Past Aboriginal Populations and Demographic Change Using Radiocarbon Data and Time-Series Analysis

Alan N. Williams, Sean Ulm, Mike Smith

Research output: Chapter in Book/Report/Conference proceedingChapterpeer-review


The use of radiocarbon data as a proxy for past human demography has become common in many parts of the world with increasingly sophisticated techniques developed in the last decade. Australian archaeologists have been at the forefront of this research. Using this technique, the authors show that at a continent scale Aboriginal population remained low—in the tens of thousands—throughout the Pleistocene, followed by a stepwise growth in the last 10,000 years, and culminating at ~1.15 million in the Late Holocene. The Last Glacial Maximum resulted in significant disruption to populations, with recent evidence suggesting a prolonged recovery from the event, hindered by sea-level change through the terminal Pleistocene. This chapter hypothesises that increasing population during the Early Holocene, along with environmental packing from a reducing landmass, established the conditions contributing to the complex societies observed later in the Holocene and up to the ethnographic period. While radiocarbon approaches to exploring demography have been subject to frequent criticism, virtually all are explicitly addressed in sophisticated applications of the approach, and the authors’ findings continue to be proven robust as more archaeological data becomes available. For instance, the authors’ demonstration that initial seeding population at ~50,000 years ago was ~1000–3000 people and likely involved a deliberate act of exploration has been validated by a plethora of recent studies. The authors suggest a number of temporal and spatial areas that should form the focus of further archaeological research to fill in current knowledge gaps.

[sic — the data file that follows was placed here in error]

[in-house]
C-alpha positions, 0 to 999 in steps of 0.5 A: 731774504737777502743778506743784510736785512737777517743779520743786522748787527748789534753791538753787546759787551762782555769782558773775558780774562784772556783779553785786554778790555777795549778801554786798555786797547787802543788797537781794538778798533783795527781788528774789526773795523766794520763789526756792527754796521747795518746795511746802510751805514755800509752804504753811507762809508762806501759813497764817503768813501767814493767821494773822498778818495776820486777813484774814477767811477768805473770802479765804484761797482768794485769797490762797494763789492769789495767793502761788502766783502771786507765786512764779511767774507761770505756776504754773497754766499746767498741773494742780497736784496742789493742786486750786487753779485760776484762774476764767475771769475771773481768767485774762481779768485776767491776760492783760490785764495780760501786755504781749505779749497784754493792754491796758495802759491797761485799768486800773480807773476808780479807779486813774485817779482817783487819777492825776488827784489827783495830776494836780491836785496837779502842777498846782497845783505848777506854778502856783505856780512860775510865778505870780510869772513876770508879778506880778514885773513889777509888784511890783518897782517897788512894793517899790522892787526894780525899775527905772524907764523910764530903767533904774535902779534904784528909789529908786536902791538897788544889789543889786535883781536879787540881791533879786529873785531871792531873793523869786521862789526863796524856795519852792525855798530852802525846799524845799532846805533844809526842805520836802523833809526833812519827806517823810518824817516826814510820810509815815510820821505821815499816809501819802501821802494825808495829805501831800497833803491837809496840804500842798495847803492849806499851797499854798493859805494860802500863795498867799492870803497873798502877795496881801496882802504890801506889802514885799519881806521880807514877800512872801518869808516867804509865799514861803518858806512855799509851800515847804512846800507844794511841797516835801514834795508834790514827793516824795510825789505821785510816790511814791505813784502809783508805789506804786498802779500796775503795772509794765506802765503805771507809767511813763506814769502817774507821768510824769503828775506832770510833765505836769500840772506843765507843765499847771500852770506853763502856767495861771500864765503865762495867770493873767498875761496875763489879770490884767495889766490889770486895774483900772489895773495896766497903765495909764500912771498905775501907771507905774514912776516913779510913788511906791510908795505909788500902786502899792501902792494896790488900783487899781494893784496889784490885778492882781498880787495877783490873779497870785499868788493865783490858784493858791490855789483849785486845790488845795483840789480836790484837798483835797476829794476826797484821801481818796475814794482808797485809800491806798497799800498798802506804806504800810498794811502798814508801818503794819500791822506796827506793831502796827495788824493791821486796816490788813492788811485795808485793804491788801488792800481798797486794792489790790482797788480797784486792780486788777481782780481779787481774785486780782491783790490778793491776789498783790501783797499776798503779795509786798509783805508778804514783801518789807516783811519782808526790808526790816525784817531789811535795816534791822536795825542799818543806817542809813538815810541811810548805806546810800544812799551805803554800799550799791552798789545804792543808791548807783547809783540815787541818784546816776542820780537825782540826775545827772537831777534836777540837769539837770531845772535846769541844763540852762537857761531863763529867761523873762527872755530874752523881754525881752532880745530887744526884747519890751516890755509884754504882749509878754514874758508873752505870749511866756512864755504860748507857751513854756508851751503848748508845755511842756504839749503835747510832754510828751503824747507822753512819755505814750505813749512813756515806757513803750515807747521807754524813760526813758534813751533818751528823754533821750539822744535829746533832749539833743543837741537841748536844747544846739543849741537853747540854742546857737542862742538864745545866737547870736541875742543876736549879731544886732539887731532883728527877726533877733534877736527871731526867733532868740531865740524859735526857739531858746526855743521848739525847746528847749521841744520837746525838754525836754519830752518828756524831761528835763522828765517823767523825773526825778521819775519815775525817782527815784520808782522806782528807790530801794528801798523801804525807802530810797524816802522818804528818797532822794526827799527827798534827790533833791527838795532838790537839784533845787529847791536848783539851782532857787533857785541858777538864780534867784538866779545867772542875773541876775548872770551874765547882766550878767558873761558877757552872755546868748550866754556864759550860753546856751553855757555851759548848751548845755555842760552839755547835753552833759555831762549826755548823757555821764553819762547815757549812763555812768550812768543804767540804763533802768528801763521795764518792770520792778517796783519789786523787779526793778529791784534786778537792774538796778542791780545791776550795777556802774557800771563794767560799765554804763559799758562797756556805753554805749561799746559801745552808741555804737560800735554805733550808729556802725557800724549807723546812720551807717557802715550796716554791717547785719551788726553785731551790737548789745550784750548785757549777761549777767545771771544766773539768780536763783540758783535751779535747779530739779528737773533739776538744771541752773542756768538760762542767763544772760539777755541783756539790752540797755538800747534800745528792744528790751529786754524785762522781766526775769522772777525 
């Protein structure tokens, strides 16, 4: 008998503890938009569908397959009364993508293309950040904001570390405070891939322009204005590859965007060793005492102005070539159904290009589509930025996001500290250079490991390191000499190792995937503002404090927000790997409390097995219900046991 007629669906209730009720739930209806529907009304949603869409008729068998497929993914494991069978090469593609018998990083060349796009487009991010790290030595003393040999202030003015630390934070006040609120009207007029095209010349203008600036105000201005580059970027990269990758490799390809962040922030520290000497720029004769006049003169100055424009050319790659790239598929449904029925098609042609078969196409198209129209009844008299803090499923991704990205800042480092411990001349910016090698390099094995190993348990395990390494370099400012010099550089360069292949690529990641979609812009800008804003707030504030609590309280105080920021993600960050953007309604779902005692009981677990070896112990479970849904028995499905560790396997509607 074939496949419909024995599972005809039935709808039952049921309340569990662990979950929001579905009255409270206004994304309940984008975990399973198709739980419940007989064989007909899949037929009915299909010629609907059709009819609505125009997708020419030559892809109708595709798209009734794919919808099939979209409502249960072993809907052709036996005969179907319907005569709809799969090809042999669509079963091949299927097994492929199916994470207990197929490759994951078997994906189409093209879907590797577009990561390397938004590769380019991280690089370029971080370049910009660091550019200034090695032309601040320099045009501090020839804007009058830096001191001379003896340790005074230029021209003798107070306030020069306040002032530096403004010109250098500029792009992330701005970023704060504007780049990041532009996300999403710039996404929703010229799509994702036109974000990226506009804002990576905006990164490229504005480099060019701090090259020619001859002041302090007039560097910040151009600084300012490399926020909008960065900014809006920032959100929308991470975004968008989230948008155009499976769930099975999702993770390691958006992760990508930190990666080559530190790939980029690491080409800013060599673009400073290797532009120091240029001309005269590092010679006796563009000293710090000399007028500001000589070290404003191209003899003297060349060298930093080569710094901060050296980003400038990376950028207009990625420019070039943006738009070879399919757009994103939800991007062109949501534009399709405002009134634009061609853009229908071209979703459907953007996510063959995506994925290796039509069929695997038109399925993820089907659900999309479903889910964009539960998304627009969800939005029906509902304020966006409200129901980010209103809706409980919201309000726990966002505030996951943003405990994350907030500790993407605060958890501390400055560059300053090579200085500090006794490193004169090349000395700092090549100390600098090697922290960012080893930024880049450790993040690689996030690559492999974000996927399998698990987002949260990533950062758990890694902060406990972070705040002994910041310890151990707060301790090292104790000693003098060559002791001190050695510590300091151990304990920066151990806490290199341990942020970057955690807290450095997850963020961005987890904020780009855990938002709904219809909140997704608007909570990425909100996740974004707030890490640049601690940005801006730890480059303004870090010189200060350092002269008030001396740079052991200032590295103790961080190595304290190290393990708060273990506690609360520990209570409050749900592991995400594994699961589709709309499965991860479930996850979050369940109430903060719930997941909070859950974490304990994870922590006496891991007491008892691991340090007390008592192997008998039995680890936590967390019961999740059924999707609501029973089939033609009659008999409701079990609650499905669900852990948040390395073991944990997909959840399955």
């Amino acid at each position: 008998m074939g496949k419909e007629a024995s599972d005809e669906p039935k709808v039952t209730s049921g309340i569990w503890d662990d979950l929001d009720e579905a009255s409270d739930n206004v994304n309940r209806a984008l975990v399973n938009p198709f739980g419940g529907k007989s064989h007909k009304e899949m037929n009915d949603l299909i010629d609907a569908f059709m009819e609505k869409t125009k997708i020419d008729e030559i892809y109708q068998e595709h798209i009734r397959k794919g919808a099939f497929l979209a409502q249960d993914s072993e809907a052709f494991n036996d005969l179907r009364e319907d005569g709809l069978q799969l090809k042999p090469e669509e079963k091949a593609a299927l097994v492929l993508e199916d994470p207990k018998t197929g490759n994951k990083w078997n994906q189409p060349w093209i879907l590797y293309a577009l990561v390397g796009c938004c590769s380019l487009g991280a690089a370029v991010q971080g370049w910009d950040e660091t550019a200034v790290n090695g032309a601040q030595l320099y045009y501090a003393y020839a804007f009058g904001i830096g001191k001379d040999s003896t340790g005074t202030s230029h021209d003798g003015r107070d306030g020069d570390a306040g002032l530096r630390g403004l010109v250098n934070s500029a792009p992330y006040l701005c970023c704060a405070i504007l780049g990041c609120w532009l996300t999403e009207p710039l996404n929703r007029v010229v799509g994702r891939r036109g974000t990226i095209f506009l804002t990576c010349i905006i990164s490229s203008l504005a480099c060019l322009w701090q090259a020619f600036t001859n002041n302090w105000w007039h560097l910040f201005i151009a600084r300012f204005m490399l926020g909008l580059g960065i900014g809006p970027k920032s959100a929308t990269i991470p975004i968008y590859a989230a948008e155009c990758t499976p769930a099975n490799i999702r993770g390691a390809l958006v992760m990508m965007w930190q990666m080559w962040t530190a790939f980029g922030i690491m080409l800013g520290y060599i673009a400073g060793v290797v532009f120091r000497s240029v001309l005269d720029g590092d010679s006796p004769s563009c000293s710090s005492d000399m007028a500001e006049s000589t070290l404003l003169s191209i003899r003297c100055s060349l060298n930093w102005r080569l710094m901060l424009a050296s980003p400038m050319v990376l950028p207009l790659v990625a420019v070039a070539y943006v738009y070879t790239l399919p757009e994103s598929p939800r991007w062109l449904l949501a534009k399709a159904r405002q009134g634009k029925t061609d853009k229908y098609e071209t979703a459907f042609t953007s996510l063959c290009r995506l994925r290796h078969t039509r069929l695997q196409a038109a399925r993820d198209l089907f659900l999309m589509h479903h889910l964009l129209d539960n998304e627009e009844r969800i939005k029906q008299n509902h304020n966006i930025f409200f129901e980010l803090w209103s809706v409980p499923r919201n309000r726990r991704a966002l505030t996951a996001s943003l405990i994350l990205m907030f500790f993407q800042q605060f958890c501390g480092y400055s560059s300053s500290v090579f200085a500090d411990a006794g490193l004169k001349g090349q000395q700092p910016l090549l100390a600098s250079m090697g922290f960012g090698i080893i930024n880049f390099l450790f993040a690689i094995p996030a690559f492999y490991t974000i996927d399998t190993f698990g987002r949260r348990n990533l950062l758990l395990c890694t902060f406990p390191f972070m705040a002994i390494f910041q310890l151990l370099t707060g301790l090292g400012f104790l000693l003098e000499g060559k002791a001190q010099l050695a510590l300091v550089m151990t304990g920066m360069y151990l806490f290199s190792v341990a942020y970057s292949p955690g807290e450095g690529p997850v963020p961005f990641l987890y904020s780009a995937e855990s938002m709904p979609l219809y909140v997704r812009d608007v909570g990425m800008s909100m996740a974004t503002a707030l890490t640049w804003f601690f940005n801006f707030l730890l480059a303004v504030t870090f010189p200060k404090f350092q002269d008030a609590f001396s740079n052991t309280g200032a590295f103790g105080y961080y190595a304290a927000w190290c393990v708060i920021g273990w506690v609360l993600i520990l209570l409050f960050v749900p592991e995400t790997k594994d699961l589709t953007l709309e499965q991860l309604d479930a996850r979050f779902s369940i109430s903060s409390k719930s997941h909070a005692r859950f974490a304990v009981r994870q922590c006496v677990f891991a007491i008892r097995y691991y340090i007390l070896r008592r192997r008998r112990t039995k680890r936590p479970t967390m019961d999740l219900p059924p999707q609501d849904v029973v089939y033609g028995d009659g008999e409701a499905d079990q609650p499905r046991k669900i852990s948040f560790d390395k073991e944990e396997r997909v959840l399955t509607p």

Original languageEnglish
Title of host publicationThe Oxford Handbook of the Archaeology of Indigenous Australia and New Guinea
EditorsIan J. McNiven, Bruno David
PublisherOxford University Press
ISBN (Electronic)9780190095628
ISBN (Print)9780190095611
Publication statusPublished - 21 Jun 2022


  • Past demography
  • Radiocarbon data
  • Time-series analysis
  • Human-climate interactions
  • Terminal Pleistocene


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